Greater dietary intake of animal protein is associated with an increased risk of kidney stones, according to a study of people in Shanghai, China.

Individuals in the highest quintile of total animal protein intake (dairy and non-dairy) and non-dairy animal protein intake had a significant 16% and 14% increased risk of kidney stone development, respectively, compared with those in the lowest quintile, after adjusting for multiple variables, investigators led by Ryan S. Hsi, MD, of Vanderbilt University Medical Center, Nashville, Tennessee, reported online ahead of print in the Journal of Urology.

In addition, participants in the highest quintile of animal to plant protein ratio and non-dairy animal to plant protein ratio had a significant 17% and 20% increased risk of kidney stone formation, respectively. The study found no association between kidney stone risk and total protein consumption or either dairy protein or plant protein consumption.

“Greater animal protein intakes in this study were associated with incident kidney stone risk, which is even more notable in this study population giving the generally low intakes of animal protein,” Dr Hsi and his colleagues wrote.

The authors added that their findings provide further evidence that the non-dairy component of animal protein is a driver of stone risk, not the dairy component. “However, the possibility of a weak association of dairy proteins cannot be completely ruled out due to low intakes of dairy in this population,” the investigators stated.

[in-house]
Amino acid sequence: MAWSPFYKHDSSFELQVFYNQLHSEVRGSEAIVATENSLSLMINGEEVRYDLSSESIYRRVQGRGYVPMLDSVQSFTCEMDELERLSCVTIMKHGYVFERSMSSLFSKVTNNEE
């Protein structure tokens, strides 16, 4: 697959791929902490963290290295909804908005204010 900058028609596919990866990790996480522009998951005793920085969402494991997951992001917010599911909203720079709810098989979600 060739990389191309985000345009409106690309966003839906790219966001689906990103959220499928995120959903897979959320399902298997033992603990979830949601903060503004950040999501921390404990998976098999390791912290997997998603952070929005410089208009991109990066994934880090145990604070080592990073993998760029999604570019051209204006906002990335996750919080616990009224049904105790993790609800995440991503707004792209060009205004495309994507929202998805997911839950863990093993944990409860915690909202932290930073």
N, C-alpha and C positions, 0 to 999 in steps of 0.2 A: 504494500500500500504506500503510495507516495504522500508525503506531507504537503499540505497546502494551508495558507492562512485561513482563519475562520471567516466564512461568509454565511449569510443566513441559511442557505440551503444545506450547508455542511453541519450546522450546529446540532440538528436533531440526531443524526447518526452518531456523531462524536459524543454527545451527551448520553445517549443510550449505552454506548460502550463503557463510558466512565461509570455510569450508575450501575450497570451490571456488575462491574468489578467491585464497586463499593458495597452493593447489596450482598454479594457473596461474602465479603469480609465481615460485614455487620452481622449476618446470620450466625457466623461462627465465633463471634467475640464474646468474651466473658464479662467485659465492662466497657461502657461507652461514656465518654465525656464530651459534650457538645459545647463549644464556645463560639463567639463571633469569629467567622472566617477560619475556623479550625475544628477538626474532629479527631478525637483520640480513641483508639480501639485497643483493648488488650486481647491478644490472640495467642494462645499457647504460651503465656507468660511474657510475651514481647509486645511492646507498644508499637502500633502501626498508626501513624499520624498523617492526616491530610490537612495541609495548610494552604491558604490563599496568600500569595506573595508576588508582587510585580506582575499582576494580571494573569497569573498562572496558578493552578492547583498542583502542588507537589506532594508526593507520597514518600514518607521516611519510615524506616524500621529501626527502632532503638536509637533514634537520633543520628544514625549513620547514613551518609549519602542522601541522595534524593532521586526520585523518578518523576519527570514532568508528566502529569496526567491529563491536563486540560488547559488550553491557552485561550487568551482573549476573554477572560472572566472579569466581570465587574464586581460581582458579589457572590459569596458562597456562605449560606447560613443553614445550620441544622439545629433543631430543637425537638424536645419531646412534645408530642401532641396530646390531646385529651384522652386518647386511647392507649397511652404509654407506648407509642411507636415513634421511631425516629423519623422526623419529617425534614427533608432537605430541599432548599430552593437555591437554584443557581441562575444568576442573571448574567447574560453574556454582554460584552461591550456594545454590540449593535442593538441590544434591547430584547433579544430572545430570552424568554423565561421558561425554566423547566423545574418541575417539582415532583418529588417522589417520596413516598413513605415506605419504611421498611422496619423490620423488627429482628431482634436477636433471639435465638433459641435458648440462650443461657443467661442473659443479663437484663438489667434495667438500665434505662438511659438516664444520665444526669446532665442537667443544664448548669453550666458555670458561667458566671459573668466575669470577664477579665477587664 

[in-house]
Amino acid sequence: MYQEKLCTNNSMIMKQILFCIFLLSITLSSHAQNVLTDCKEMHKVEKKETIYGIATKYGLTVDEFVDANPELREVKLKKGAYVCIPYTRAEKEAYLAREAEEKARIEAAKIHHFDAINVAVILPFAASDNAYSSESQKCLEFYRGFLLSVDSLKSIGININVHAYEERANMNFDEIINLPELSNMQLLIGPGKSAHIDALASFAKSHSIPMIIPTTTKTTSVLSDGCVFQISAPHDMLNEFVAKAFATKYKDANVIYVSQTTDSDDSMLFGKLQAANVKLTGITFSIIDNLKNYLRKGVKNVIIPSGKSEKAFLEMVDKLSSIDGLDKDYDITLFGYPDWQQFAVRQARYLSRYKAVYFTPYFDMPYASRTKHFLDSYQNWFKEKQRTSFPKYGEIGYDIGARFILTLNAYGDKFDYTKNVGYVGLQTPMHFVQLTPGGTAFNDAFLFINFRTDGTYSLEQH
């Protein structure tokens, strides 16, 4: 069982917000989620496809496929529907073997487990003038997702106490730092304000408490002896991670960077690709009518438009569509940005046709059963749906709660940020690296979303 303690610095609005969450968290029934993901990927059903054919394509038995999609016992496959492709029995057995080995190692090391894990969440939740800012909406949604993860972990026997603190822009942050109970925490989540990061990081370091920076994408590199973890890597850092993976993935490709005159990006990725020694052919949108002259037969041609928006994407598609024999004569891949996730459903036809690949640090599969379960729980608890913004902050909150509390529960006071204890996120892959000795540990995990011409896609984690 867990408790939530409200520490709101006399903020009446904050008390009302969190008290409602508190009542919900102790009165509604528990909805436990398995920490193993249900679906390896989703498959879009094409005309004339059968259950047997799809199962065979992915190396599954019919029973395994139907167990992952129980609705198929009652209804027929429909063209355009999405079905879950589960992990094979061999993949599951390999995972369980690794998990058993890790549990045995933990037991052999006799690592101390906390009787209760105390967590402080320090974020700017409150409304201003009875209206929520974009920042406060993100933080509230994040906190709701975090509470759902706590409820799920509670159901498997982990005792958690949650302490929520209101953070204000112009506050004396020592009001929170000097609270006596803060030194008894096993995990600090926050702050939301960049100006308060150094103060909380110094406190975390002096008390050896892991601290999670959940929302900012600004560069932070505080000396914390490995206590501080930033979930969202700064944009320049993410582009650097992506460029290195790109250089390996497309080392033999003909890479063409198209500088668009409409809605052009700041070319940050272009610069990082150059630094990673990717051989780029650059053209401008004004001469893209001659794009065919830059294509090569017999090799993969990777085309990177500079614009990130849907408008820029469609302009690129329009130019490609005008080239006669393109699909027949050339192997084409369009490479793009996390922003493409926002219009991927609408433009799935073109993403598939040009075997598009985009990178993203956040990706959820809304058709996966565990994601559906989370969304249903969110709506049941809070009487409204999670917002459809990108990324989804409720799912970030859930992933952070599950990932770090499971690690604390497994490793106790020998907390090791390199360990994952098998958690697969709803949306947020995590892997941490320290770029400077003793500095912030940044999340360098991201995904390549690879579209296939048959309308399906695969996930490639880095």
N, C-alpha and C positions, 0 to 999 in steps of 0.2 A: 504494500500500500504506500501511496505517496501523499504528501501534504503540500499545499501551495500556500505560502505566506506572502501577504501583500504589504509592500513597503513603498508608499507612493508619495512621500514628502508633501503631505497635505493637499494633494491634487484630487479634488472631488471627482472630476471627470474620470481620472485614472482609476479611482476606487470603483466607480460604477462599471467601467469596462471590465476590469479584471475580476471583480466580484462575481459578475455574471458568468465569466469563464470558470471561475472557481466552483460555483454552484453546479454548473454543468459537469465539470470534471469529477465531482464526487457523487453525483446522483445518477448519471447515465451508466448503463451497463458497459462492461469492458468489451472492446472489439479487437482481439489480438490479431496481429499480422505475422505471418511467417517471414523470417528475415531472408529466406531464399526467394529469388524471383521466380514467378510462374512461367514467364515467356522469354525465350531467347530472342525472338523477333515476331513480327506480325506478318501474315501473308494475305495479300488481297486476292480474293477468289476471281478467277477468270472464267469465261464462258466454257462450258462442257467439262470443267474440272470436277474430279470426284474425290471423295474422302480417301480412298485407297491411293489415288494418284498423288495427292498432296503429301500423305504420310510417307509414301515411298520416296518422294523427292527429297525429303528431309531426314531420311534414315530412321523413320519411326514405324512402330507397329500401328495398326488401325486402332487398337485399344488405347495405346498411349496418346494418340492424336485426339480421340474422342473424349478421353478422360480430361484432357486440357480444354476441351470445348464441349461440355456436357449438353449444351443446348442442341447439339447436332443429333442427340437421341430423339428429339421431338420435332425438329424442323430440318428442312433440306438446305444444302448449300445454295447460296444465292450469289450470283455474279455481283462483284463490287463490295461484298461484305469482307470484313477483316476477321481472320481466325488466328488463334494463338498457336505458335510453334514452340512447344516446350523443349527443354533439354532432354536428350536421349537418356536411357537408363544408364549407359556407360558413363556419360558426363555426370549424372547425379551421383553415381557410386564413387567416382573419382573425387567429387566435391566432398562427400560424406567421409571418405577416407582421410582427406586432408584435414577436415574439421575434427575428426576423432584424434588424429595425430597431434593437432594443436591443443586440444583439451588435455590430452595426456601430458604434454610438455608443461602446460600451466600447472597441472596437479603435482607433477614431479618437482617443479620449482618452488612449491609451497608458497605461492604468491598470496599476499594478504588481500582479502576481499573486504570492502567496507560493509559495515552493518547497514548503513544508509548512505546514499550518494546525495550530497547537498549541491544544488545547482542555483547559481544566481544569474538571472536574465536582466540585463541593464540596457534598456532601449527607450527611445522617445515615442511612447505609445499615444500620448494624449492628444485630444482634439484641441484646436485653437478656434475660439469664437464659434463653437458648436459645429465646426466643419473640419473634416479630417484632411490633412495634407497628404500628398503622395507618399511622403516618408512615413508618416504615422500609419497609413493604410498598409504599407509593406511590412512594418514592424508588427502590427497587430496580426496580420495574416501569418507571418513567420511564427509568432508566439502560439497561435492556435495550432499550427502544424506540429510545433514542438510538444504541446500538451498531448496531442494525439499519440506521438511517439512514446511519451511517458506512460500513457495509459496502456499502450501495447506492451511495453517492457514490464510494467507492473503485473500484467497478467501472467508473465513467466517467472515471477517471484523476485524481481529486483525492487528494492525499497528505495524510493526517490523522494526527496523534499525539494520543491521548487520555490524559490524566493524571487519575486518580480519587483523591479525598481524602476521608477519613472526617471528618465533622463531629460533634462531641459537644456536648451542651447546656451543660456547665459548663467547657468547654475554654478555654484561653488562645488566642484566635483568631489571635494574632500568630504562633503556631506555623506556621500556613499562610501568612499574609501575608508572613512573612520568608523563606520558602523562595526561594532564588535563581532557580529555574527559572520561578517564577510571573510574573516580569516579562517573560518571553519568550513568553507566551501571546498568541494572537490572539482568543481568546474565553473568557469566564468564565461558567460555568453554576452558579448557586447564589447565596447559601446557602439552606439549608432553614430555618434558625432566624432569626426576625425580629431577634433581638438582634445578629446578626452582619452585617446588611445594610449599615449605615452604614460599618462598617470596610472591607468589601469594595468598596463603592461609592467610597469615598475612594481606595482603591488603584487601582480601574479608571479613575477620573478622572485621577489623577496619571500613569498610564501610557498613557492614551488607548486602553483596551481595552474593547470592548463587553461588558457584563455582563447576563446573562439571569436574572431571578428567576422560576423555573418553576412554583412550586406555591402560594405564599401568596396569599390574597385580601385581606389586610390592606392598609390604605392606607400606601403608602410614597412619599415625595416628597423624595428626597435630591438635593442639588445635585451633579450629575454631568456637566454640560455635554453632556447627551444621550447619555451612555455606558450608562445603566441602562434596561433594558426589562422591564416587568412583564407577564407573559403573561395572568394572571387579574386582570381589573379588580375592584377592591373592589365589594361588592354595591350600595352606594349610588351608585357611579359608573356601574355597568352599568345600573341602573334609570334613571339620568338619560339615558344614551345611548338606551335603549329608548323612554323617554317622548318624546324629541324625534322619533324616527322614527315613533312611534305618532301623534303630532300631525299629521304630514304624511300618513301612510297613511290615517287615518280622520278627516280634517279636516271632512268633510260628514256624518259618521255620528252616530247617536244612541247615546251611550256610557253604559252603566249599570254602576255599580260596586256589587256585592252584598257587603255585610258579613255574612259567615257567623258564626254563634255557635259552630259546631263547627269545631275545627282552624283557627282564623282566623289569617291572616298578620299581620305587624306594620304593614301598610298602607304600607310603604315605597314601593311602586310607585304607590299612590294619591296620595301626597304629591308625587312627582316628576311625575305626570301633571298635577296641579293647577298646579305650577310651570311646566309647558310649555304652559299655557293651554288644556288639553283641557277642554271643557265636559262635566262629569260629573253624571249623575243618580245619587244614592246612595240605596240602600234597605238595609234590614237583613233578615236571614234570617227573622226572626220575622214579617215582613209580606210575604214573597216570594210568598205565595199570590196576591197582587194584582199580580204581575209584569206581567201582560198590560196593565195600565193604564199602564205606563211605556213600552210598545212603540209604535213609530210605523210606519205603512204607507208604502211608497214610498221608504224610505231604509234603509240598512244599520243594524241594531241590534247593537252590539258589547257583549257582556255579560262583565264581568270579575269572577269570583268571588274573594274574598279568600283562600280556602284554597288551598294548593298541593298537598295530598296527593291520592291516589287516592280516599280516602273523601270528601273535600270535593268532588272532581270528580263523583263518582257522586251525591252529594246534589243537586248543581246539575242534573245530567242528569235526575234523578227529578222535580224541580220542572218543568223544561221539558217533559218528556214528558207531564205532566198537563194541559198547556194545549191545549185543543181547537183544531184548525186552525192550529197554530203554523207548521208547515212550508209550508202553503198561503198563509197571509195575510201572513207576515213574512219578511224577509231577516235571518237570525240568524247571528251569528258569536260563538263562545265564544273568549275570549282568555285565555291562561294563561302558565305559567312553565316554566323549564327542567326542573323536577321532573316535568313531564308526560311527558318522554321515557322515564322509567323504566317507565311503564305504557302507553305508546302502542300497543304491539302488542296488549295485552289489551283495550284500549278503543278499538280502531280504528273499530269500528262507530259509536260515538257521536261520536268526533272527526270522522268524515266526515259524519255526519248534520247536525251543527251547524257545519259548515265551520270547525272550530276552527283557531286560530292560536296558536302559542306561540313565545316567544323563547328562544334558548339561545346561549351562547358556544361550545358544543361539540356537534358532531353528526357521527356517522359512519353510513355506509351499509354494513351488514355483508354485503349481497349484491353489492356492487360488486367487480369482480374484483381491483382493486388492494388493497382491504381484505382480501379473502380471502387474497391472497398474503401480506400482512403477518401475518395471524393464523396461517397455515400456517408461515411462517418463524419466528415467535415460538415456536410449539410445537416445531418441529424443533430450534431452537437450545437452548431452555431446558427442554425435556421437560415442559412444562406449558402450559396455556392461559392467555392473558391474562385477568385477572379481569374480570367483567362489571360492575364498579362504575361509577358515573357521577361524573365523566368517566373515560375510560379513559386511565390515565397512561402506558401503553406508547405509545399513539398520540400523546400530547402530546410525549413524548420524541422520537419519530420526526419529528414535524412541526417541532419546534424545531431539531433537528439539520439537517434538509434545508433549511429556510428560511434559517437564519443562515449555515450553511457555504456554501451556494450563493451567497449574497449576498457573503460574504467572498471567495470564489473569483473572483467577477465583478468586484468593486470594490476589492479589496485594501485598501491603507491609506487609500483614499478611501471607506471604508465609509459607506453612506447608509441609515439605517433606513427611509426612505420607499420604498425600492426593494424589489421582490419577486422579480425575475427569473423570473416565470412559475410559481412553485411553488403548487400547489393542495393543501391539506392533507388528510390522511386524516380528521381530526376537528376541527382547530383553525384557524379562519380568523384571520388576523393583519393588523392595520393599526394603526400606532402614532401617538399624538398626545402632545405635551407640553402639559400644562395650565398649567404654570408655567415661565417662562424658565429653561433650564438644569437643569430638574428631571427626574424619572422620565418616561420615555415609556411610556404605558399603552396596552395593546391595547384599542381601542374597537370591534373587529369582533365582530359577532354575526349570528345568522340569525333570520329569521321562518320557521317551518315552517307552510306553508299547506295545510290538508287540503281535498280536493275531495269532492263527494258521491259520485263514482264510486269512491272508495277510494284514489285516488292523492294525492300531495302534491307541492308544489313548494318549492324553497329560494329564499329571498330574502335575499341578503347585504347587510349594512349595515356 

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The study included 69,166 women in the Shanghai Women’s Health Study (SWHS) and 58,054 men in the Shanghai Men’s Health Study (SMHS). All participants filed out a validated food frequency questionnaire at baseline. After a mean follow-up of 8 years, physicians diagnosed kidney stones in 1451 women and 1202 men.

The average intakes of animal and plant protein were 31.3 g/day and 48.4 g/day for women, respectively, and 30.8 g/day and 51.3 g/day for men, respectively, according to the investigators.

The lowest quintile of animal protein consumption was a mean intake of less than 19.3 g/day for women and less than 17.2 g/day for men; the highest quintile was a mean intake of 36.8 g/day or higher for women and 36.2 g/day for men. The lowest quintile of non-dairy animal protein consumption was a mean intake of less than 17.4 g/day for women and less than 14.9 g/day for men; the highest quintile was a mean intake of 33.5 g/day or higher for women and 32.7 g/day or higher for men.

With regard to study limitations, the investigators noted that they lacked data on family history, stone composition, and 24-hour urine constituents, “which could have further elucidated inherited and metabolic causes for stone formation.” In addition, the population in Shanghai has  a relatively high socioeconomic status in China, so the findings may not be generalizable to other populations.

Reference

Shu X, Calvert JK, Cai H, et al. Plant and animal protein intakes and risk of incident kidney stones: Results from the Shanghai men’s and women’s health studies. J Urol. 2019. doi: 10.1097/JU.0000000000000493

This article originally appeared on Renal and Urology News